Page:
a newspaper and present it to Bobby Sebright, the min-
ister's son, who was a journalist. After going into the
figures carefully he came to the conclusion that it would
be cheaper to build a church for the Reverend Richard.


It is not therefore possible to add belief in the doctrines
of the Baptists to the other two articles of Dann's creed.
He disliked the Pope. He thought fondly of the Ten
Lost Tribes. But he never went to hear the Reverend
Richard Sebright preach in the new church.

Nevertheless, Nathan P. Dann had a conscience. This
was made plain when his will was read. He left every-
thing he had to his wife ; and he expressed a wish that
she should search out, and if possible assist, the descend-
ants of his sister, who had married an Irish clergyman
called Mervyn. The Reverend Richard Sebright was of
opinion that Nathan P. Dann showed a Christian spirit
in this request. Bobby was of the same opinion at first.
Mrs. Dann the widow was thrilled. She was a lady of
high romantic nature. The wish which her husband ex-
pressed provided her with a mission. She held Mrs.
Sebright's hand tightly and said that she would devote
her life and her husband's fortune to the children of her
sister-in-law and to dear Ireland. She was an American
of New England descent, but she had no difficulty in
feeling a strong affection for Ireland.

Afterwards Mr. Otto Bernstein, in the course of a
private conversation with Bobby Sebright, threw some
light on the spirit of Nathan P. Dann's will. Otto Bern-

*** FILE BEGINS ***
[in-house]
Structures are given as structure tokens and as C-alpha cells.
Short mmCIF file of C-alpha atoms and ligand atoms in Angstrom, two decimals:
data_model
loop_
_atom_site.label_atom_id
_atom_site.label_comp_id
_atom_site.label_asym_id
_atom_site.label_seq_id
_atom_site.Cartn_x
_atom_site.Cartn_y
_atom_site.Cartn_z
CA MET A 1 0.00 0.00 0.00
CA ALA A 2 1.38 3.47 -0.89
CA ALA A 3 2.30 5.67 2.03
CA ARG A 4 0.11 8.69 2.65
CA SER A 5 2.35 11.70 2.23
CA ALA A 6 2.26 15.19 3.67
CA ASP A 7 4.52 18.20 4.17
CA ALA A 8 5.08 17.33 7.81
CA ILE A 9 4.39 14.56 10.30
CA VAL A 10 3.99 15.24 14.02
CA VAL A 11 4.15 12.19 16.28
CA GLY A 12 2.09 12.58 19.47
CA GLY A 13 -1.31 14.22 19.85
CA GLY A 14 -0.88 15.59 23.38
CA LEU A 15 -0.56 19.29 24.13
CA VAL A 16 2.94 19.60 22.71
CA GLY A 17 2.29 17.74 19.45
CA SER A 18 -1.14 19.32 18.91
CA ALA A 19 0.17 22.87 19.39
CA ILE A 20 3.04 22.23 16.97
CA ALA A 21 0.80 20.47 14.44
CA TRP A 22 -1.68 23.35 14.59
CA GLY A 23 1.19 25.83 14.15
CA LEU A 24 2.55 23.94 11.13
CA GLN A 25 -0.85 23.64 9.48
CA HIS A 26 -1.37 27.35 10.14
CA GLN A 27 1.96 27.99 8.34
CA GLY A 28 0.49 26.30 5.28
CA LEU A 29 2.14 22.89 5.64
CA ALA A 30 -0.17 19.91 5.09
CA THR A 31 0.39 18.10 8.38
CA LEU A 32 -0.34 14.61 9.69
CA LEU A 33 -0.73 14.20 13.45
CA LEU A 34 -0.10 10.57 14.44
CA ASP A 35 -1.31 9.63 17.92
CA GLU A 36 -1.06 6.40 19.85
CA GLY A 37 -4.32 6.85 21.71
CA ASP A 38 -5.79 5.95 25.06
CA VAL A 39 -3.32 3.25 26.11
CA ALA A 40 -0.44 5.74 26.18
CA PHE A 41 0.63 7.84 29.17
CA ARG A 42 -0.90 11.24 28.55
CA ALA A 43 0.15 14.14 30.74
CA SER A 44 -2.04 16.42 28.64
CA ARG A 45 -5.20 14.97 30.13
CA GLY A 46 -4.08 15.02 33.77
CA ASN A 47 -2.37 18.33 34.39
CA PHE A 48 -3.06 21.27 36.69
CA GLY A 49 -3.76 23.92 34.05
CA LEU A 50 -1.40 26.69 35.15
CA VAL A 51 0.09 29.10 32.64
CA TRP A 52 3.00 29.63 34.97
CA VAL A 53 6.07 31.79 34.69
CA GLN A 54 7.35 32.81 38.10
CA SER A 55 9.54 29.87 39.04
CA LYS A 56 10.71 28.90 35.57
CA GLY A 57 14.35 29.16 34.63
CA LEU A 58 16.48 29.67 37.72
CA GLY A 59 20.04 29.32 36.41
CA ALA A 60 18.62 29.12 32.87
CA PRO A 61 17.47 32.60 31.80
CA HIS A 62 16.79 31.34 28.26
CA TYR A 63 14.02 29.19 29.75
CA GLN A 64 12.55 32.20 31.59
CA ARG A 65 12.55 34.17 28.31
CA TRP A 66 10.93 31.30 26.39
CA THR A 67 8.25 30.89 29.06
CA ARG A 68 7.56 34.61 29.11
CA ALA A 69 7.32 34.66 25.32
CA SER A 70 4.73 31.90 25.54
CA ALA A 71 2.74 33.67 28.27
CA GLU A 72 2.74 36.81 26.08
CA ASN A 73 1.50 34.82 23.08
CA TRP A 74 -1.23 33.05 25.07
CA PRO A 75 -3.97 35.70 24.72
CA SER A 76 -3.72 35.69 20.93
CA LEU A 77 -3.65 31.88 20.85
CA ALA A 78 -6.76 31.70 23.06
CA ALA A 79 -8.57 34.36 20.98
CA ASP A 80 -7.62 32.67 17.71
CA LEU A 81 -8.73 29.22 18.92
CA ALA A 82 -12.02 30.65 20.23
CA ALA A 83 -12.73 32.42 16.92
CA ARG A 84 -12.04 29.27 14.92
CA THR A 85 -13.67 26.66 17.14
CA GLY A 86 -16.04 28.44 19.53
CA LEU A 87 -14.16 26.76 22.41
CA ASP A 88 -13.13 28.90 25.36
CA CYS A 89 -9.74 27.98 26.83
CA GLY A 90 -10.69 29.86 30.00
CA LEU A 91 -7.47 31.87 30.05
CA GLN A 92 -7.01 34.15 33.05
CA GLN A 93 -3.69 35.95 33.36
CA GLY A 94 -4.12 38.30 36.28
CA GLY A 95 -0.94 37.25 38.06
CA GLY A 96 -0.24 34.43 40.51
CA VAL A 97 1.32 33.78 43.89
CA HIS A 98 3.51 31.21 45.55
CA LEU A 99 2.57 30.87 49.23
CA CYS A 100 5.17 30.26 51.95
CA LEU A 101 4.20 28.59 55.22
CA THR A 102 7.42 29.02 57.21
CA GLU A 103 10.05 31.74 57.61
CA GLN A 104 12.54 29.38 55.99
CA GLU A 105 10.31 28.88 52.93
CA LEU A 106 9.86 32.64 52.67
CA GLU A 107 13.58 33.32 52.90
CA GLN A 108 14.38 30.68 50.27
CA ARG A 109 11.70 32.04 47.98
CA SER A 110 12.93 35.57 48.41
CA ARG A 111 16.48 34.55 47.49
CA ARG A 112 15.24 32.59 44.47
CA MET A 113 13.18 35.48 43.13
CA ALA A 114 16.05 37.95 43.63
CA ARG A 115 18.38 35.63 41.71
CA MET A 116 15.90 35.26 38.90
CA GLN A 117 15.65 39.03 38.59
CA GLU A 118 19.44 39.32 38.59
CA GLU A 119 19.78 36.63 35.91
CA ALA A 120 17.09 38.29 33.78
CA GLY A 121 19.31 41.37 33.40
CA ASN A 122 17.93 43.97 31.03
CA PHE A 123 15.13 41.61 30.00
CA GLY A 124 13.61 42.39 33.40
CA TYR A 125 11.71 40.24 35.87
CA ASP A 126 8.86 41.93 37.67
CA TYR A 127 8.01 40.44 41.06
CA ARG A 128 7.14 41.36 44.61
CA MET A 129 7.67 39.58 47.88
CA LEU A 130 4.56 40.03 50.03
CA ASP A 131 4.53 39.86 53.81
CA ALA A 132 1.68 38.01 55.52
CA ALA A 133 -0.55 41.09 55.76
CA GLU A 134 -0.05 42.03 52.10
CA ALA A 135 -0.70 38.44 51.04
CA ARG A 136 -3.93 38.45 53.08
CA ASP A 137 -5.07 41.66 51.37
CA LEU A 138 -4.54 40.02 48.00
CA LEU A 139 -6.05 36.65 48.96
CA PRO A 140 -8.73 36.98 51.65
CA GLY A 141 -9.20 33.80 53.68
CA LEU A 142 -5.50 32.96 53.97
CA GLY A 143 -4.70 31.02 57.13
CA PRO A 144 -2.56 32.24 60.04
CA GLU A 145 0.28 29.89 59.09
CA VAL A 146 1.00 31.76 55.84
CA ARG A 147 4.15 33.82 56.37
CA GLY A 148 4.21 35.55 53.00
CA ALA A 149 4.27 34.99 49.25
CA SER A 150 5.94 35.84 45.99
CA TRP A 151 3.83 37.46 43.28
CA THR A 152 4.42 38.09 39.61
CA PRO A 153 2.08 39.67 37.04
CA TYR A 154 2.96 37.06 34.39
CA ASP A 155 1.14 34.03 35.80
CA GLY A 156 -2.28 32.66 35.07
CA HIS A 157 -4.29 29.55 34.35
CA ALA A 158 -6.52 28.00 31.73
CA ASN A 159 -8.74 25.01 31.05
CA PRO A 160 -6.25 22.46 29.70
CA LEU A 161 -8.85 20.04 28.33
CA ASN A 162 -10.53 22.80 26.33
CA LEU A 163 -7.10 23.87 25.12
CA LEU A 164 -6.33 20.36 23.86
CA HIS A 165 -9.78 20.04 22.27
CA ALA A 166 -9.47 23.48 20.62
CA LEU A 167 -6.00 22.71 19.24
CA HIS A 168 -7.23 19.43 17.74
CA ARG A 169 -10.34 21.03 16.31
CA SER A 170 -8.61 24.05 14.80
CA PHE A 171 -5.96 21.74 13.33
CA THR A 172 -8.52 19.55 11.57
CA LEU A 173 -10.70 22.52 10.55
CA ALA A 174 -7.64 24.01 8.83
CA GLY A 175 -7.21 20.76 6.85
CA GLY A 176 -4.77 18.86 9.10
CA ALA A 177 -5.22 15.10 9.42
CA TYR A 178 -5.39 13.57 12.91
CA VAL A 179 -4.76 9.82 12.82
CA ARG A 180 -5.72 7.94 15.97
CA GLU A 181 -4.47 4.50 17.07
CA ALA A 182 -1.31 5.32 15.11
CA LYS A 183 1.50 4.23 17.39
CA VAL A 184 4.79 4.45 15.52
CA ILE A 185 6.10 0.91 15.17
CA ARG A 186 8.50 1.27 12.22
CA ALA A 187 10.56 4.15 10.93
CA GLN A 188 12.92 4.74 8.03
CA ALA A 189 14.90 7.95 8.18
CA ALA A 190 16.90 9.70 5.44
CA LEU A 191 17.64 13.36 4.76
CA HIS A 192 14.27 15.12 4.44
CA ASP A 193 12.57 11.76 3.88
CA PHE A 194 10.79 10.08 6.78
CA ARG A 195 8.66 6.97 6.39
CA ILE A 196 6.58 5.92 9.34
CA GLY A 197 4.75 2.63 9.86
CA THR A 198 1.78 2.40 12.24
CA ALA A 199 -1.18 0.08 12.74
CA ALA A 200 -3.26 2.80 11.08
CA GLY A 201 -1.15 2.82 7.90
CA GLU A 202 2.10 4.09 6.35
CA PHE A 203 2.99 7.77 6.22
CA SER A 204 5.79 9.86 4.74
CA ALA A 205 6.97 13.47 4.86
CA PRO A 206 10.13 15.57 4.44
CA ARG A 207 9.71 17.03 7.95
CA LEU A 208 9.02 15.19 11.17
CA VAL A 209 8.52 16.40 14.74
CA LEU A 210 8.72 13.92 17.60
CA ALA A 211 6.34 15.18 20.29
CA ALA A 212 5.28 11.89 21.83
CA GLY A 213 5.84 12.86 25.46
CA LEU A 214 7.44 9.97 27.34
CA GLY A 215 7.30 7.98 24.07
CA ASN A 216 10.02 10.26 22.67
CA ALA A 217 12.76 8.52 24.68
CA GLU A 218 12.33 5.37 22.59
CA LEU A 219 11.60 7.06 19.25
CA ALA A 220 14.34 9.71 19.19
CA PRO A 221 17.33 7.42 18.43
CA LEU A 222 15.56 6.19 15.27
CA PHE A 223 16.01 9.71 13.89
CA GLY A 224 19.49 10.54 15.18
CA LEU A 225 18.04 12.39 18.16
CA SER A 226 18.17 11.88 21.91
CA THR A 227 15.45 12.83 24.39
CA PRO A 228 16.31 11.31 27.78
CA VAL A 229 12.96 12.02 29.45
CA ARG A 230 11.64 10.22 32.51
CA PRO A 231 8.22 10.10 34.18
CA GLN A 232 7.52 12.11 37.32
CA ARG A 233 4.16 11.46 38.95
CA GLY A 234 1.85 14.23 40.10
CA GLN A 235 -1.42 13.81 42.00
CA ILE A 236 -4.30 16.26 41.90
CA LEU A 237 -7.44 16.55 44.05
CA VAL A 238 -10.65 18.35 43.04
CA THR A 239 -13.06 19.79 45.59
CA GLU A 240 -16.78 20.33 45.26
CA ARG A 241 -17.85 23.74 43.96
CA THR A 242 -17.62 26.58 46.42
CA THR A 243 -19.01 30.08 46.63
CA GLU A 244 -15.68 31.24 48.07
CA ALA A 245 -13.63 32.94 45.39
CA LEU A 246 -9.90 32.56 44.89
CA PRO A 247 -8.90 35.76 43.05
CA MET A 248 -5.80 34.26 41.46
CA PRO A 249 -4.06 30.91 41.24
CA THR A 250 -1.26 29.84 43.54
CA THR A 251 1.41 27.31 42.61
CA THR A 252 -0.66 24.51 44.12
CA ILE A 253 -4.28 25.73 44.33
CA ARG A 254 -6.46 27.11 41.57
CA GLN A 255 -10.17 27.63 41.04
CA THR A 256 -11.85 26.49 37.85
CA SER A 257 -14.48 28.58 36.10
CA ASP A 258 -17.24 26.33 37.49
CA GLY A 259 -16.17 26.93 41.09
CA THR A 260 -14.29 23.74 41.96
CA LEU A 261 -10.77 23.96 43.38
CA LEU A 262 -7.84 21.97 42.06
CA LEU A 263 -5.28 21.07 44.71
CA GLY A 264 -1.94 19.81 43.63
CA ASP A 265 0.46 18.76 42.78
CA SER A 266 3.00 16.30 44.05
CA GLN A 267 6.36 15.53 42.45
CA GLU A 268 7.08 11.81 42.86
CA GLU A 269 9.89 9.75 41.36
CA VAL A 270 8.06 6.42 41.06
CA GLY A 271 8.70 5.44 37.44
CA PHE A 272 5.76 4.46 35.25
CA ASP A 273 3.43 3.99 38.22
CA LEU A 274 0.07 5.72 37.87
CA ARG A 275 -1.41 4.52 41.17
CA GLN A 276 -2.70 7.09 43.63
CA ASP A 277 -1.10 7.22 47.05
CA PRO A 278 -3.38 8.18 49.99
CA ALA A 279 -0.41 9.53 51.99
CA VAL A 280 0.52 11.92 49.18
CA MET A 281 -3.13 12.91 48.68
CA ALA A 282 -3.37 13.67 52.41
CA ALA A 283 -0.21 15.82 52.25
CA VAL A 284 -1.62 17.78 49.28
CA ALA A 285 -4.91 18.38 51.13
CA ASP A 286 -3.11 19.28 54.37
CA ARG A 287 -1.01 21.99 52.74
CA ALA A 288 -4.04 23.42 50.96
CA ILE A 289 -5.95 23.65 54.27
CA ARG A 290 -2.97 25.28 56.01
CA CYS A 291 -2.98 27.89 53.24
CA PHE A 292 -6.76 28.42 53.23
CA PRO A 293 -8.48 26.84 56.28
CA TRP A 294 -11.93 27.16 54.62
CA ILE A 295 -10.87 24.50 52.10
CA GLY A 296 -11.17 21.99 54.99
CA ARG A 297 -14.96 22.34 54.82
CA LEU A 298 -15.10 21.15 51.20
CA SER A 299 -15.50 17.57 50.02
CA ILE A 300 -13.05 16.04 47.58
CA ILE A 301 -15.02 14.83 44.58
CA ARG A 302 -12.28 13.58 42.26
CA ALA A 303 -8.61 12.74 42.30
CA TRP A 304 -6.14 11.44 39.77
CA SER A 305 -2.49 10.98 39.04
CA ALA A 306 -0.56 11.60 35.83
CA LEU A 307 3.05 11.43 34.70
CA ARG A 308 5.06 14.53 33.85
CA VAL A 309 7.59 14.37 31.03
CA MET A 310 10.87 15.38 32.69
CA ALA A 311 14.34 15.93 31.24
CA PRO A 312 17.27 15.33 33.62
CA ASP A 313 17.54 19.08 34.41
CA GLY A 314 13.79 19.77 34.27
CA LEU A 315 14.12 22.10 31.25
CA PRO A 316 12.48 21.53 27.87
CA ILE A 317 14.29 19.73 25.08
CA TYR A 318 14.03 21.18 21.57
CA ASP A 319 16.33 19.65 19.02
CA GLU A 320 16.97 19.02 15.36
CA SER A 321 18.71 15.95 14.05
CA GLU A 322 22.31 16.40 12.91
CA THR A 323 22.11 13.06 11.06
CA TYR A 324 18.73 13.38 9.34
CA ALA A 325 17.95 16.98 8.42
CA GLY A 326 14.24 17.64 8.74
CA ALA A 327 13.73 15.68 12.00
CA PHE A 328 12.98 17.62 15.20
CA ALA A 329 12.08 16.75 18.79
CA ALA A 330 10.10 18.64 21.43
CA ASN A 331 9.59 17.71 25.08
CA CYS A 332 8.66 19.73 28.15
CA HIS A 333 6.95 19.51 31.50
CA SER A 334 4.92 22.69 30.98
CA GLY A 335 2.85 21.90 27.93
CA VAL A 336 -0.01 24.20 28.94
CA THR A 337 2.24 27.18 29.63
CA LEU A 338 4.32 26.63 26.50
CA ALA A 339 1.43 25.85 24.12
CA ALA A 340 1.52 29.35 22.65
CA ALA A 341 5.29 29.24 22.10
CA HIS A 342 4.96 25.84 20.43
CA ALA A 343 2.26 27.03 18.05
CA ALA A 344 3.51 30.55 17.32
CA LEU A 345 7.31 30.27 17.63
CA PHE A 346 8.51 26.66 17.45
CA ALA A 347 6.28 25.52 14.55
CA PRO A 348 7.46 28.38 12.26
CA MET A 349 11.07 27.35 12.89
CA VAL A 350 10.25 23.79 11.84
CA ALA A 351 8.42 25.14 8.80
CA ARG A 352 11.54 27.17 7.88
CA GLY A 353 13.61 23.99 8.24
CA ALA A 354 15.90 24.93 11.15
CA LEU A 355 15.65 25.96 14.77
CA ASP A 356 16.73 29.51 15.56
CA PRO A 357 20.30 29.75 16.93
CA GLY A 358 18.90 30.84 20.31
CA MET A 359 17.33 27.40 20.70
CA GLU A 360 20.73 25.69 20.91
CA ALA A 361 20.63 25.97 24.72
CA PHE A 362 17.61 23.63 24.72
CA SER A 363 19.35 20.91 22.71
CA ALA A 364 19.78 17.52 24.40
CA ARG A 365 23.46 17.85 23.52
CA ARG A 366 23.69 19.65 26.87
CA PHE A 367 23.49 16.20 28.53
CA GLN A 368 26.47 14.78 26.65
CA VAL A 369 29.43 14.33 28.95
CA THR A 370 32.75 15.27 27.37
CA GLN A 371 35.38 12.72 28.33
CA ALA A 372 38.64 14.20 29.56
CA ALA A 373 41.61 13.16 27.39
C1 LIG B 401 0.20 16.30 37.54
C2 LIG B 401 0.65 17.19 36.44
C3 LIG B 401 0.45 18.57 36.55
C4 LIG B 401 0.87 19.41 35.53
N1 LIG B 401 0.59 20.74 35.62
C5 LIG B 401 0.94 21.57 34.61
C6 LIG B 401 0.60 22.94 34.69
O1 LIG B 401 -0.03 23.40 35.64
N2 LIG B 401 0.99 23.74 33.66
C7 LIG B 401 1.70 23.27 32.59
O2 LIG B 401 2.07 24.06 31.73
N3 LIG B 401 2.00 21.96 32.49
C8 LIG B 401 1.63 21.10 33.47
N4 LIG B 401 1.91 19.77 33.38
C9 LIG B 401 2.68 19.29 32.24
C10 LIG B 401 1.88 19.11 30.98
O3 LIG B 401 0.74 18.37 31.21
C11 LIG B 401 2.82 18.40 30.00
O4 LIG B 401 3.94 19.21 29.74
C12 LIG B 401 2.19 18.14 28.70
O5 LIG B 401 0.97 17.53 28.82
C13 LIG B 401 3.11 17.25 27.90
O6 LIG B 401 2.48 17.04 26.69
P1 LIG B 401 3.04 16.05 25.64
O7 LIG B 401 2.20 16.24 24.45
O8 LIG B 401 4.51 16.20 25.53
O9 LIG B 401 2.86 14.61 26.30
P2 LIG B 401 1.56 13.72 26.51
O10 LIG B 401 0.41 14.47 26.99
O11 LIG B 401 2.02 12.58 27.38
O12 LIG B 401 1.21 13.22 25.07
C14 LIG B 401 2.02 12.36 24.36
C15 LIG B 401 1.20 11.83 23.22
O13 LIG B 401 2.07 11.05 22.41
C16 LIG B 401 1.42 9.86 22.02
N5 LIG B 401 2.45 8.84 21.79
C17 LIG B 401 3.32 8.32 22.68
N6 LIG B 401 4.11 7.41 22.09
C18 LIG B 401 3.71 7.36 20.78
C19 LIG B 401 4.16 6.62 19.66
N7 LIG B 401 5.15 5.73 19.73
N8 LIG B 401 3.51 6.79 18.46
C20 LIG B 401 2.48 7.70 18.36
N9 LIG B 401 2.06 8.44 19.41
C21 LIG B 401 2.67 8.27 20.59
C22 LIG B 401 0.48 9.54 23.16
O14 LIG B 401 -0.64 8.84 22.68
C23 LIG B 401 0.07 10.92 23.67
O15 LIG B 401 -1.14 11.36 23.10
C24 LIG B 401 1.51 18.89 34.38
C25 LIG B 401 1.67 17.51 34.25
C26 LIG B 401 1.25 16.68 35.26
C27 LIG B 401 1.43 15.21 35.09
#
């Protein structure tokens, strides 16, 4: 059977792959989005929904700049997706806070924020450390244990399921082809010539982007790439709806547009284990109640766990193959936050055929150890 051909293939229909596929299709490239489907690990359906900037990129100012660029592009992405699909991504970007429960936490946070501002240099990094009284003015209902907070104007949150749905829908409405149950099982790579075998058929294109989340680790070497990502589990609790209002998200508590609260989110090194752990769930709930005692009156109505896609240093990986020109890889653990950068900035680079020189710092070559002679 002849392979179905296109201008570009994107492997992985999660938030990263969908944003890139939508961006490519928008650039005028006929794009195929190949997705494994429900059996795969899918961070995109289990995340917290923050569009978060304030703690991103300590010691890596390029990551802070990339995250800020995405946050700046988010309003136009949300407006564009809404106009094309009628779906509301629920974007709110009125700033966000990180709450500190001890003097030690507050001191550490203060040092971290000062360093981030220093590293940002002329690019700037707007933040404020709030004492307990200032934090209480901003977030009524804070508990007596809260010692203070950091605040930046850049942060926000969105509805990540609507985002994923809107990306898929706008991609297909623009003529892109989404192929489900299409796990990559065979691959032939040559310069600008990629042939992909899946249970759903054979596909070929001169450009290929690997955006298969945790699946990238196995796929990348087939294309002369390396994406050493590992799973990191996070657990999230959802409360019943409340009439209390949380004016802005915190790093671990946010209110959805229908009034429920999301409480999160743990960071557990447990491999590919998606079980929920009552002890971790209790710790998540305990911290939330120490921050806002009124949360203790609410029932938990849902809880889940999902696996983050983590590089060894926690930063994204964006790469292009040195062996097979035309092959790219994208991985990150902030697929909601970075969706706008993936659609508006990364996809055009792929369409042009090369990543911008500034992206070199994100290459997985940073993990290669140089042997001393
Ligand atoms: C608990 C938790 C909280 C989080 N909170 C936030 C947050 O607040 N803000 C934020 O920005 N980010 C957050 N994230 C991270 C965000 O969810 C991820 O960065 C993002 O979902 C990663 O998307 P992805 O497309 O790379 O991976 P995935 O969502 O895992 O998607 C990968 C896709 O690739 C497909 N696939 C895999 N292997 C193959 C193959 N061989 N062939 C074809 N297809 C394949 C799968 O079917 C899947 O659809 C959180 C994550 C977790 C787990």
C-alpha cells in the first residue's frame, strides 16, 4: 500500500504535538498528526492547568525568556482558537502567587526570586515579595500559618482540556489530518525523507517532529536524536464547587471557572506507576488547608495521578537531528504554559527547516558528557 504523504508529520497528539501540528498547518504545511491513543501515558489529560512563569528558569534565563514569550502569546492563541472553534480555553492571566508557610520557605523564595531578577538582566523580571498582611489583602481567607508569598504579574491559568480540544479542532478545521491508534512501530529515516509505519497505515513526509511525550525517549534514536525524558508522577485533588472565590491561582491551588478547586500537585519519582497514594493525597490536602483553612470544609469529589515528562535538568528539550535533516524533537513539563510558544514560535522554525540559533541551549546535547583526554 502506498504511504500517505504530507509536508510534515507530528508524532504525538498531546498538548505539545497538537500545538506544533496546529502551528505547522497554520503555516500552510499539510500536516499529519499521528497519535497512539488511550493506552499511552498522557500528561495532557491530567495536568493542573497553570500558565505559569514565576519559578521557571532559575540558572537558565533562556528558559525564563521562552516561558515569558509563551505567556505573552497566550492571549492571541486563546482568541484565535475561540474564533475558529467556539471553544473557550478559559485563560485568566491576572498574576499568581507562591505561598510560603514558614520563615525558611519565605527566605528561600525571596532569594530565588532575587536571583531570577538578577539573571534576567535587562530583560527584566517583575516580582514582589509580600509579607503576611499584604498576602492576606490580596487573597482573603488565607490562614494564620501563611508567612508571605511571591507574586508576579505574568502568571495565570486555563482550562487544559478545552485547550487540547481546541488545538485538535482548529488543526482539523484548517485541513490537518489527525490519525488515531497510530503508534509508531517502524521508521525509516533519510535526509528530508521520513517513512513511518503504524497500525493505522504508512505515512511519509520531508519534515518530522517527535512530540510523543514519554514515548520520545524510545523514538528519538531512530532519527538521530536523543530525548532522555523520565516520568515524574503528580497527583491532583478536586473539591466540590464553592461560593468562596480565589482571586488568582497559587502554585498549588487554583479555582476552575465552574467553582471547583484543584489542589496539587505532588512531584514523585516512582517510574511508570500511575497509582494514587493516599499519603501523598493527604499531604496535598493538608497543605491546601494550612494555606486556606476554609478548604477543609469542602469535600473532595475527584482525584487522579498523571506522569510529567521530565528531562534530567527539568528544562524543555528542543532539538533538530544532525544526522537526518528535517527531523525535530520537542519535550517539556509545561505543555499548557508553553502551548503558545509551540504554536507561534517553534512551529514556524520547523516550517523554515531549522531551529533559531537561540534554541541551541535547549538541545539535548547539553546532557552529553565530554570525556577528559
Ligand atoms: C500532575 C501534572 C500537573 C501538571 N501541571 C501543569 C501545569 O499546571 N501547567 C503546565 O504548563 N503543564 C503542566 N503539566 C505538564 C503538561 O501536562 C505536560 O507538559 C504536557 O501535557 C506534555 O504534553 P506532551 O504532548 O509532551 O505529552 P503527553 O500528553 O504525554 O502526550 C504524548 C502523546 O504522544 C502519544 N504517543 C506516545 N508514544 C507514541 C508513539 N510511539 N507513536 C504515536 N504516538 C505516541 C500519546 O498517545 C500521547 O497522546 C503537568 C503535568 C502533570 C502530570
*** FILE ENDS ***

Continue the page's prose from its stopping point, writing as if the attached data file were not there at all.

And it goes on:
stein was Nathan's partner and his only intimate friend.

" The widow of my partner," he said, " is one d d


" Sure," said Bobby, " but there's points in her favour.
She's a good-natured woman."

" It is that which I meant," said Bernstein, " when I

said d d fool, and my poor friend he knew it. He

knew the money would go-fly."

" That's so," said Bobby, " but there's a lot of it. I
guess it'll last out her time."

" The other woman," said Bernstein, " the sister, is a
still more d d fool. So my poor friend said to me.


The wife, that is the widow now, she did one wise thing.
She married Nathan P. Dann, that is what my poor
friend said to me. ' She did marry me,' he said, 'but
the other one,' — the sister you understand me — ' she
hadn't as much wisdom as that. She married the
d dest fool of all the three.' "

" Pm out after her, or her children, this minute," said
Bobby, " kind of hunting her up in books of reference.
Aunt Sally May — she's not my aunt, you know, but I've
always called her aunt — "

" It will be to your advantage still to do so," said

" I don't deny that it may. But just now she's not
thinking of me. She's dead set on tracking out this
Mervyn man. The lady — so old Nathan seemed to
think — is dead."

" It's the same thing," said Bernstein. " The money
will go. My poor friend he said to me, ' They may do
anything with it.' He meant any fool thing, anything
with no sense in it at all. ' It may be,' he said to me,
' that they will use my money to — ' I have forgot the
word, but it meant to make better the state of his coun-
try, of Ireland."

" Regenerate ? " said Bobby.

" That is it. There is much sadness in the thought.
My friend he did feel the sadness of it. His money that
he made, he and I together in the past time, it will be
used by fools to make better, to regenerate, the state of
Ireland, so my poor friend did say to me."

" Aunt Sally May," said Bob, " will take on the job